Co-written with Pete Canalichio
The entertainment sector is currently evolving the art of building out brand success in exciting ways. And there are lessons in how they are doing that for entrepreneurs and companies with a brand that people want more of.
Once a feature film box office hit would have simply meant a sequel in the same media. Successful film one would have led to film two and so on. These days though, using what is known as a “tent-pole strategy”, the build-out for major releases is more about expanding and interpreting what works so that it becomes vastly more available across broader fronts creating a 360 degree consumer experience.
Tent-pole movies are usually widely released and receive heavy promotion to grow momentum and a groundswell fan-base. The film itself is not the major focus for profits however. Rather the film depends on the licensing of ancillaries such as toys and games to turn interest into global success. Frozen for example has transformed from a cinema property to a brand that will make its presence felt across multiple products and formats, e.g. Disney on Ice and theme parks.
What’s the critical asset you have?
And Disney has been able to do that because Frozen the film is only the mechanism. The critical asset they have to work with is the success of the characters. As Tim Maleeny, global chief strategy officer at Havas Worldwide observed in this interview, “Frozen … has succeeded by combining multi-dimensional characters with classic storytelling … In the process, Disney gave a modern generation of young girls, and sometimes boys, a film they could embrace, and a lot of theme park rides and merchandise they could buy.”
Two ways to grow
So if you’re a successful entrepreneur with a brand that people want more of, it seems to us you have two options:
- You can continue to grow the brand as is. Some brands of course should remain focused on the sector they are in. That’s where they are most intensely competitive and there is enough growth and potential within that market for them to hit their targets.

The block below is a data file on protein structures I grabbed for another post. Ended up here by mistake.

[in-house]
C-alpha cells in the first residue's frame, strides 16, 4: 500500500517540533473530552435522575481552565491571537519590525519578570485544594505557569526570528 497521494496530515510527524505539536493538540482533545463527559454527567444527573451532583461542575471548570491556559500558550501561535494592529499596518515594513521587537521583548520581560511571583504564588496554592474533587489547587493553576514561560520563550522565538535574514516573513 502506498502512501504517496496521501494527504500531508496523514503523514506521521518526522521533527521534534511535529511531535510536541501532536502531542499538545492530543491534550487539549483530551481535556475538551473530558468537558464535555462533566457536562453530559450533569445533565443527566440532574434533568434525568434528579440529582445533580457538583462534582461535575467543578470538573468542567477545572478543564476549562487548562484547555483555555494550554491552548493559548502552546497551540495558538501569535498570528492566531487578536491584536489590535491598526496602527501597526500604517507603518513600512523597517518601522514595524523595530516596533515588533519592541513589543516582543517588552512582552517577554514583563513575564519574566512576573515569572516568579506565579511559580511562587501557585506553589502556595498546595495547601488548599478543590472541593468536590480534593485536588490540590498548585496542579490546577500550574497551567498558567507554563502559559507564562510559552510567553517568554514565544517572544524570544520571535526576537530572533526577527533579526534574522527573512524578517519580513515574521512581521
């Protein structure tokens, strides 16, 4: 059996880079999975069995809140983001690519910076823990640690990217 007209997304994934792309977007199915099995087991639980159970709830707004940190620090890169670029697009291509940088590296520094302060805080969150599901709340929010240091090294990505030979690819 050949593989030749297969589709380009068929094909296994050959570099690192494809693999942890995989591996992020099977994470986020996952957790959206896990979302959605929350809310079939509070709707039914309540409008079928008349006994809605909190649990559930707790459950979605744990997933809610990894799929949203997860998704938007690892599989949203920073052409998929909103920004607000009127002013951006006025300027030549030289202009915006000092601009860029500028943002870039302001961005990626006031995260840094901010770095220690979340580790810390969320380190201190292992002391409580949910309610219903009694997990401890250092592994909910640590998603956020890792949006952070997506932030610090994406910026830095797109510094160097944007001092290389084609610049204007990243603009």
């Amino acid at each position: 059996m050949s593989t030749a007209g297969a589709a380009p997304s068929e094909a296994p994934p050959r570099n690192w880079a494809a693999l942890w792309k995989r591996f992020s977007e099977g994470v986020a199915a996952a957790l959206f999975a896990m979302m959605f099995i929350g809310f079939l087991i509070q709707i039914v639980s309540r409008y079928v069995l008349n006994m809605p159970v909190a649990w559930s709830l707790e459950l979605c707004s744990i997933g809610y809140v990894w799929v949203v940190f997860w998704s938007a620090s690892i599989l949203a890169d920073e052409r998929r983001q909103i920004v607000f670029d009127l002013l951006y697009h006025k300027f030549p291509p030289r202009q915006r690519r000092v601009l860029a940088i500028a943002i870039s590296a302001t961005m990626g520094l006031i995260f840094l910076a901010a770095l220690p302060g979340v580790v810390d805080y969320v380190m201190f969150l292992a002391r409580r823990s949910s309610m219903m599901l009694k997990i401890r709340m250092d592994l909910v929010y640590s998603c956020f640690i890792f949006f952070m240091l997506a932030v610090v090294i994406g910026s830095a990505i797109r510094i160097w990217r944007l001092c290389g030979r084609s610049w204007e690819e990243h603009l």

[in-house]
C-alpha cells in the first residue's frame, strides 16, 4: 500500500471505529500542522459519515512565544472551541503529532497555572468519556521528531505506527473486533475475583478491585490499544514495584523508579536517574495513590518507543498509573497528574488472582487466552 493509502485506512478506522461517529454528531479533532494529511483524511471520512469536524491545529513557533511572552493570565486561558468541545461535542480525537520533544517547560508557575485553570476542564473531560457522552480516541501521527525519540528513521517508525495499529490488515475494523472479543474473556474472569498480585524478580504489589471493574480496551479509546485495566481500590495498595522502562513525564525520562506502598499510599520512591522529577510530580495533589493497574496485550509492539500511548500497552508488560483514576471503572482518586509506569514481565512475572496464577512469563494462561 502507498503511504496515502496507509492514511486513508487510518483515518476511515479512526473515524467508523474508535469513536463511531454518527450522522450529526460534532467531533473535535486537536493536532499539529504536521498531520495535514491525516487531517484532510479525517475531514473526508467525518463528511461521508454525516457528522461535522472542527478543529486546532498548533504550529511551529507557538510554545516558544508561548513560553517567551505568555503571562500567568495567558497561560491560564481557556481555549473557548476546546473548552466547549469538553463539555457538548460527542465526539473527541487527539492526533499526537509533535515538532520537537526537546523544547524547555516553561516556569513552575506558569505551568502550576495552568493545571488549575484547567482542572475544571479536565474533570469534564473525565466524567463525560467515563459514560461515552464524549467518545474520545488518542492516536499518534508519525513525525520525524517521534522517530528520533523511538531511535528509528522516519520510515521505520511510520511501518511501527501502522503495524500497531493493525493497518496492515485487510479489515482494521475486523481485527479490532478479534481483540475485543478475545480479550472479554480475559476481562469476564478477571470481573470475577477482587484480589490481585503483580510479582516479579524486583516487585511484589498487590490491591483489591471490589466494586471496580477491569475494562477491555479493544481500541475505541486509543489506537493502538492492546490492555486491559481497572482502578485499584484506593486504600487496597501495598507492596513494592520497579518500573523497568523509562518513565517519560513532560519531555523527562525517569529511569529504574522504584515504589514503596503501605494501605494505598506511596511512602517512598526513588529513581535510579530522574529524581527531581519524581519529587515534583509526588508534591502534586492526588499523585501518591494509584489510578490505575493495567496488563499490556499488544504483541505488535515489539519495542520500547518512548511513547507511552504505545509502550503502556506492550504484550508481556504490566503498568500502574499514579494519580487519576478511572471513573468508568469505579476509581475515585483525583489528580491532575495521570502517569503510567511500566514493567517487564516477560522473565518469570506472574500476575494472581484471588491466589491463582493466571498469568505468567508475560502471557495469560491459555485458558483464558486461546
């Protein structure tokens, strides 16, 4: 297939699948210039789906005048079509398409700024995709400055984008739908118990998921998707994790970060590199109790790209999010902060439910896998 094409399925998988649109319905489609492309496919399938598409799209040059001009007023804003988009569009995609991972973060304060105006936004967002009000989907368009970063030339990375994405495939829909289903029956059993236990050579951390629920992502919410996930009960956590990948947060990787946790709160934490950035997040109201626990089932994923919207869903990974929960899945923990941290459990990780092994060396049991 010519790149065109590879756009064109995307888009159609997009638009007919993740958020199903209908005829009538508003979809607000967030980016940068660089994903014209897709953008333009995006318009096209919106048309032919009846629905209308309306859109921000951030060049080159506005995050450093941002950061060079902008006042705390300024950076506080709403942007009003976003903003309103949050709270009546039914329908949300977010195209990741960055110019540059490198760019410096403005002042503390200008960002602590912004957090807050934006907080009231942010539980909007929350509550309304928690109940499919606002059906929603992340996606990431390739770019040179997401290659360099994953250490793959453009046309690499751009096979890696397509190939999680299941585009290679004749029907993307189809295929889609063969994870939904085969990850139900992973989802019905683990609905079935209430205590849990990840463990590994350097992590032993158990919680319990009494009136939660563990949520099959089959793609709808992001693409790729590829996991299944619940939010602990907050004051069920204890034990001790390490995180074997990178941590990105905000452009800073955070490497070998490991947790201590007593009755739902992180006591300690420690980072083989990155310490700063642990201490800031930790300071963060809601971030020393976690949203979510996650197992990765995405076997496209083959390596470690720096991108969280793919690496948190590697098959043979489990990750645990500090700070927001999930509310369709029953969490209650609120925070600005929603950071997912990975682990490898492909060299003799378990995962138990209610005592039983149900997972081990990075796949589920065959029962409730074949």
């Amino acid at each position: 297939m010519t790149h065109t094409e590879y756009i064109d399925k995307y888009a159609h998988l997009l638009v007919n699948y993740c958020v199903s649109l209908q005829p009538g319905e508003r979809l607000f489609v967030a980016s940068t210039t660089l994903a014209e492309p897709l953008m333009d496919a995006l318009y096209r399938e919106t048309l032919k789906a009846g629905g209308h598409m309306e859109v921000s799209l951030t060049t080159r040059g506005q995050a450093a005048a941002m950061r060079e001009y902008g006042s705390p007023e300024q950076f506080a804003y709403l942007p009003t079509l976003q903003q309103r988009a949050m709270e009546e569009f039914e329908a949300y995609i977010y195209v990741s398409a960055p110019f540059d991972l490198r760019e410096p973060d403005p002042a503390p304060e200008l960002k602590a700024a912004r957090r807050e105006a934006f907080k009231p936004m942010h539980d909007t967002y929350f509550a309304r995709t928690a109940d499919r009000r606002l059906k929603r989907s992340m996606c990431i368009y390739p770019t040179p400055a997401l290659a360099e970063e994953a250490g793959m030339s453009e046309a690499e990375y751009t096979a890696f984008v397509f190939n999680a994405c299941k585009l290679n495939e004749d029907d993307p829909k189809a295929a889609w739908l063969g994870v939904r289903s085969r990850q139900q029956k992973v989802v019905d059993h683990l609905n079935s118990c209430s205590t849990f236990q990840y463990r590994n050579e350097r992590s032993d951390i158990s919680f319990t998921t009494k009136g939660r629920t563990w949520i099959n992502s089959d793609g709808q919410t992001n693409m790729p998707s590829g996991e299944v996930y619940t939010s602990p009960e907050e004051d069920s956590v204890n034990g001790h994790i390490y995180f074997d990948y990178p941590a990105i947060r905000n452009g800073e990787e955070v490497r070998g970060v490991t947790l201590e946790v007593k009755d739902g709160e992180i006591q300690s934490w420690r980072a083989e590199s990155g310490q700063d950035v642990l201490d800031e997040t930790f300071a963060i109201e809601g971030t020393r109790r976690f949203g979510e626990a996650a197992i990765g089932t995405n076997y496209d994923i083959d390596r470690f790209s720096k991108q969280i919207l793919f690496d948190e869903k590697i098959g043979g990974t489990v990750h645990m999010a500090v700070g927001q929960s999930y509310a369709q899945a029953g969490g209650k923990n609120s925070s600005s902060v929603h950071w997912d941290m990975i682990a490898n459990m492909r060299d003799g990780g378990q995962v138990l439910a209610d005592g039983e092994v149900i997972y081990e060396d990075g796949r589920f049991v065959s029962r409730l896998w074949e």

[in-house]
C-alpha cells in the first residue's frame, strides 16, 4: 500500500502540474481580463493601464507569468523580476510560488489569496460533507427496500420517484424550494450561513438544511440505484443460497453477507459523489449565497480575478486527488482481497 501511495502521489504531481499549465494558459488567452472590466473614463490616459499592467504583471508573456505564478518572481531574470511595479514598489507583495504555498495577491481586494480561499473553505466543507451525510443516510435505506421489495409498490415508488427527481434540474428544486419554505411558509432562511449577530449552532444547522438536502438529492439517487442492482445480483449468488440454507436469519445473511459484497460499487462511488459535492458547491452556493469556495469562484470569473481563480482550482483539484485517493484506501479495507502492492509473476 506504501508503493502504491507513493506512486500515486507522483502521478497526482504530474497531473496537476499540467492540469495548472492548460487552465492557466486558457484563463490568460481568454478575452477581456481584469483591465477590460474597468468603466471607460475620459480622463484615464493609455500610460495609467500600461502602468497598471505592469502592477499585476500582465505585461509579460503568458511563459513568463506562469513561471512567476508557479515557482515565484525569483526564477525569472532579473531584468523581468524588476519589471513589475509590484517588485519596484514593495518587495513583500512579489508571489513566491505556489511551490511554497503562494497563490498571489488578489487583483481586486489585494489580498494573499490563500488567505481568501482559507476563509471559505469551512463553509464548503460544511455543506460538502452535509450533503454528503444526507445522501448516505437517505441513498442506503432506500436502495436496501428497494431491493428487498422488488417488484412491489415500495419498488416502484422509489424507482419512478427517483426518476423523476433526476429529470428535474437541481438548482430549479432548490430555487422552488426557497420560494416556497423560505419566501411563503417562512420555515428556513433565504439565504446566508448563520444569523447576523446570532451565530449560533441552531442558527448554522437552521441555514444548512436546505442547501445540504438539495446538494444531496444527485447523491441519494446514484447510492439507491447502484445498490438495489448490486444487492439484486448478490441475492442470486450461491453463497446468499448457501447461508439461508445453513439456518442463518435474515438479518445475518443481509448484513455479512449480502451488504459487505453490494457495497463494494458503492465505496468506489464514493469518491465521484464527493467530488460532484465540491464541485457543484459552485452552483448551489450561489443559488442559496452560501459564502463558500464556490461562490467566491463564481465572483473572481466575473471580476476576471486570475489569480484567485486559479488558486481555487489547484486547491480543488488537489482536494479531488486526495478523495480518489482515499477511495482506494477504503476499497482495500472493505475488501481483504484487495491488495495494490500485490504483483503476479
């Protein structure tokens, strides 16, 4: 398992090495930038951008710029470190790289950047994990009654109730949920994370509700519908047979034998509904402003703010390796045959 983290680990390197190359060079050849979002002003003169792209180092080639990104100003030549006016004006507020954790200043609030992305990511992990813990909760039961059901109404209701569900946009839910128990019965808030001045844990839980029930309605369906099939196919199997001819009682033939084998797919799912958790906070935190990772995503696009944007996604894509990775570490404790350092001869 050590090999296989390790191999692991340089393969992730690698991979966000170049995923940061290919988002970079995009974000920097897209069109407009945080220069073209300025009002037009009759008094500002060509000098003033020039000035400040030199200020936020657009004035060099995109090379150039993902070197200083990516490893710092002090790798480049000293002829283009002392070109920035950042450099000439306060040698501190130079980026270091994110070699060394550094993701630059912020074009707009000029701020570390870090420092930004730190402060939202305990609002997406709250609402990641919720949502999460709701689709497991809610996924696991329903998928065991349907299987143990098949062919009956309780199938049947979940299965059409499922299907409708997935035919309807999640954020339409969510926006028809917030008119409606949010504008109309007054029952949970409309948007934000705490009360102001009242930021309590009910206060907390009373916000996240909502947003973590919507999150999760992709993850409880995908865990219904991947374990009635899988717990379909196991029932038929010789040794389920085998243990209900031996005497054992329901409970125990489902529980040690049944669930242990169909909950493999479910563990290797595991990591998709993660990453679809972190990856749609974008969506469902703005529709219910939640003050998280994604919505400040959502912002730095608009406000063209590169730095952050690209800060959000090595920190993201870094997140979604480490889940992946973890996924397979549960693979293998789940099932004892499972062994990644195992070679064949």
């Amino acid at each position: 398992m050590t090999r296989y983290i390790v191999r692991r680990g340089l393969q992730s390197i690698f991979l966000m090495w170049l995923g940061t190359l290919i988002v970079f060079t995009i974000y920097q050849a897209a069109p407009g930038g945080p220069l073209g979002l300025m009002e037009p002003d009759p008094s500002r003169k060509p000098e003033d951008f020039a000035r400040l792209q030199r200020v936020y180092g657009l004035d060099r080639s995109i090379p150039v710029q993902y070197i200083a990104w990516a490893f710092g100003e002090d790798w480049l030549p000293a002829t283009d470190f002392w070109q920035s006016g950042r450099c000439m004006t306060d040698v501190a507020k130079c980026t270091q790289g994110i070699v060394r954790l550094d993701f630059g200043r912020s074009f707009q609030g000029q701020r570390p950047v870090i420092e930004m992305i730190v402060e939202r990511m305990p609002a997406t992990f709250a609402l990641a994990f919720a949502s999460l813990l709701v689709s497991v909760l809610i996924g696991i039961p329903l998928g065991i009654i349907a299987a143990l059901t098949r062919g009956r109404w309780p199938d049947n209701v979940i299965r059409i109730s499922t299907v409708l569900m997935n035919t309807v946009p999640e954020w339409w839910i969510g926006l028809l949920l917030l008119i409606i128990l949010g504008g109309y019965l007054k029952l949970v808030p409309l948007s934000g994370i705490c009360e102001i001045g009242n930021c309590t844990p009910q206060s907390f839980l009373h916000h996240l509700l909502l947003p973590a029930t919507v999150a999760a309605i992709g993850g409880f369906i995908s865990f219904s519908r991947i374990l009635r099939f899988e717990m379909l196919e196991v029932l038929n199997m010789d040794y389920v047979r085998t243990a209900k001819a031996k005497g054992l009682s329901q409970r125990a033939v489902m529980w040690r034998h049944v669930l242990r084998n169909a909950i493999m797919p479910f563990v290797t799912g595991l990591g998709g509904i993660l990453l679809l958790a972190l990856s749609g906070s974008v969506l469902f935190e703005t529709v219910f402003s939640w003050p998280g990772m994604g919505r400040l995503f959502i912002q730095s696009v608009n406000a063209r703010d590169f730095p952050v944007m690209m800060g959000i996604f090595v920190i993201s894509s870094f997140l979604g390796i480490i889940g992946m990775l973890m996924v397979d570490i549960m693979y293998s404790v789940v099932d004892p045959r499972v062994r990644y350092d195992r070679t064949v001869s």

- You can take a cue from what is going on in the entertainment sector and opt to find growth by telling a more extensive story. Many brands don’t strategize for this early enough. They don’t have a master plan in place to build out from their core success to meet wider, not just greater, demand. There are three key reasons for that in our experience: firstly, they didn’t identify their core growth strategy at the outset; secondly, they haven’t identified the true critical asset(s) that will underpin expansion; and finally, they haven’t quantified the extent of their growth or its ROI.
The five expansion questions
If you do decide that diversification is critical to your growth agenda, here’s the five factors you will need to quantify:
- How much do you want the brand to be worth? – It’s surprising how seldom this question gets asked, and yet it’s critical because it not only defines the value of the brand for the business, it should also frame the level of investment that the business is prepared to make in the brand. You can define brand worth in a range of ways of course – by revenue, by margin, by percentage of total market share or by book value. The important thing is that you have a number that defines success and that forms the basis for what you bankroll.